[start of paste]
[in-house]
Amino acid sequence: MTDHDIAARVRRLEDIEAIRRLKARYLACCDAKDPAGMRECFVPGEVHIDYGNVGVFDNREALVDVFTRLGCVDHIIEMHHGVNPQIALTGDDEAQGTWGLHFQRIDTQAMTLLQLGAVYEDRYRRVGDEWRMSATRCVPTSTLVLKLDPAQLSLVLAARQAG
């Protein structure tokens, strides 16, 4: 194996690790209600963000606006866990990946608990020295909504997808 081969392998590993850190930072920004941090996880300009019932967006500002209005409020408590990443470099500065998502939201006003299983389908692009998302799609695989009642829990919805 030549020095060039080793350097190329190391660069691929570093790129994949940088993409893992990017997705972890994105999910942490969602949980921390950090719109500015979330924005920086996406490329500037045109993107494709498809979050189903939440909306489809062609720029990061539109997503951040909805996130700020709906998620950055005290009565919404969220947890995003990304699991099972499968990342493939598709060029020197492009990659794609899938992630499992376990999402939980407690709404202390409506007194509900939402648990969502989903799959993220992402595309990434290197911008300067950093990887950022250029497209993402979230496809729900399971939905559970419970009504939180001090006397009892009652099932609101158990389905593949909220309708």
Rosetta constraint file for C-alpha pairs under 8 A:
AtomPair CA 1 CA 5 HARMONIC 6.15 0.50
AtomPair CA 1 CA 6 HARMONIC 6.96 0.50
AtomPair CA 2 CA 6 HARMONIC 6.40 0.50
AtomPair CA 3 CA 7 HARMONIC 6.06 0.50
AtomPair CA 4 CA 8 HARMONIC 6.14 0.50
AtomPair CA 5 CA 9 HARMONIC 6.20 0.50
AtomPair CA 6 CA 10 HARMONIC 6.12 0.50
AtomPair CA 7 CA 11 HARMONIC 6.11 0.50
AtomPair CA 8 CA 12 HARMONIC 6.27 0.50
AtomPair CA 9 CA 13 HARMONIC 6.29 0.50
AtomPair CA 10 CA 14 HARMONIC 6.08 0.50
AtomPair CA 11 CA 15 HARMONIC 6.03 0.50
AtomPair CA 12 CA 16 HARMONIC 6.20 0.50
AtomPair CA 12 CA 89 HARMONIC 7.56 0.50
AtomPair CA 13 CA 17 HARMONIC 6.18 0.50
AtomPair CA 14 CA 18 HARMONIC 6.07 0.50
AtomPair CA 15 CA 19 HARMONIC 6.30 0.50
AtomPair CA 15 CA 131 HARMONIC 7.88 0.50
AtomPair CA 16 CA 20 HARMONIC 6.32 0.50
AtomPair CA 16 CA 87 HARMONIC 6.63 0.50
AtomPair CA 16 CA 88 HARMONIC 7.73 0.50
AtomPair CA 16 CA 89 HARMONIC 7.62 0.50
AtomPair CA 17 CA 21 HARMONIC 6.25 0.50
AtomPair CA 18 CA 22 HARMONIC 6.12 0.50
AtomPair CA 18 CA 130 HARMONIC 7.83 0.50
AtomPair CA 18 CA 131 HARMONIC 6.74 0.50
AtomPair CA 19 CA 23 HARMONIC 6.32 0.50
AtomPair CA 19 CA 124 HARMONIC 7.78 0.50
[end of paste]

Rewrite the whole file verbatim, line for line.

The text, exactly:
[in-house]
Amino acid sequence: MTDHDIAARVRRLEDIEAIRRLKARYLACCDAKDPAGMRECFVPGEVHIDYGNVGVFDNREALVDVFTRLGCVDHIIEMHHGVNPQIALTGDDEAQGTWGLHFQRIDTQAMTLLQLGAVYEDRYRRVGDEWRMSATRCVPTSTLVLKLDPAQLSLVLAARQAG
């Protein structure tokens, strides 16, 4: 194996690790209600963000606006866990990946608990020295909504997808 081969392998590993850190930072920004941090996880300009019932967006500002209005409020408590990443470099500065998502939201006003299983389908692009998302799609695989009642829990919805 030549020095060039080793350097190329190391660069691929570093790129994949940088993409893992990017997705972890994105999910942490969602949980921390950090719109500015979330924005920086996406490329500037045109993107494709498809979050189903939440909306489809062609720029990061539109997503951040909805996130700020709906998620950055005290009565919404969220947890995003990304699991099972499968990342493939598709060029020197492009990659794609899938992630499992376990999402939980407690709404202390409506007194509900939402648990969502989903799959993220992402595309990434290197911008300067950093990887950022250029497209993402979230496809729900399971939905559970419970009504939180001090006397009892009652099932609101158990389905593949909220309708």
Rosetta constraint file for C-alpha pairs under 8 A:
AtomPair CA 1 CA 5 HARMONIC 6.15 0.50
AtomPair CA 1 CA 6 HARMONIC 6.96 0.50
AtomPair CA 2 CA 6 HARMONIC 6.40 0.50
AtomPair CA 3 CA 7 HARMONIC 6.06 0.50
AtomPair CA 4 CA 8 HARMONIC 6.14 0.50
AtomPair CA 5 CA 9 HARMONIC 6.20 0.50
AtomPair CA 6 CA 10 HARMONIC 6.12 0.50
AtomPair CA 7 CA 11 HARMONIC 6.11 0.50
AtomPair CA 8 CA 12 HARMONIC 6.27 0.50
AtomPair CA 9 CA 13 HARMONIC 6.29 0.50
AtomPair CA 10 CA 14 HARMONIC 6.08 0.50
AtomPair CA 11 CA 15 HARMONIC 6.03 0.50
AtomPair CA 12 CA 16 HARMONIC 6.20 0.50
AtomPair CA 12 CA 89 HARMONIC 7.56 0.50
AtomPair CA 13 CA 17 HARMONIC 6.18 0.50
AtomPair CA 14 CA 18 HARMONIC 6.07 0.50
AtomPair CA 15 CA 19 HARMONIC 6.30 0.50
AtomPair CA 15 CA 131 HARMONIC 7.88 0.50
AtomPair CA 16 CA 20 HARMONIC 6.32 0.50
AtomPair CA 16 CA 87 HARMONIC 6.63 0.50
AtomPair CA 16 CA 88 HARMONIC 7.73 0.50
AtomPair CA 16 CA 89 HARMONIC 7.62 0.50
AtomPair CA 17 CA 21 HARMONIC 6.25 0.50
AtomPair CA 18 CA 22 HARMONIC 6.12 0.50
AtomPair CA 18 CA 130 HARMONIC 7.83 0.50
AtomPair CA 18 CA 131 HARMONIC 6.74 0.50
AtomPair CA 19 CA 23 HARMONIC 6.32 0.50
AtomPair CA 19 CA 124 HARMONIC 7.78 0.50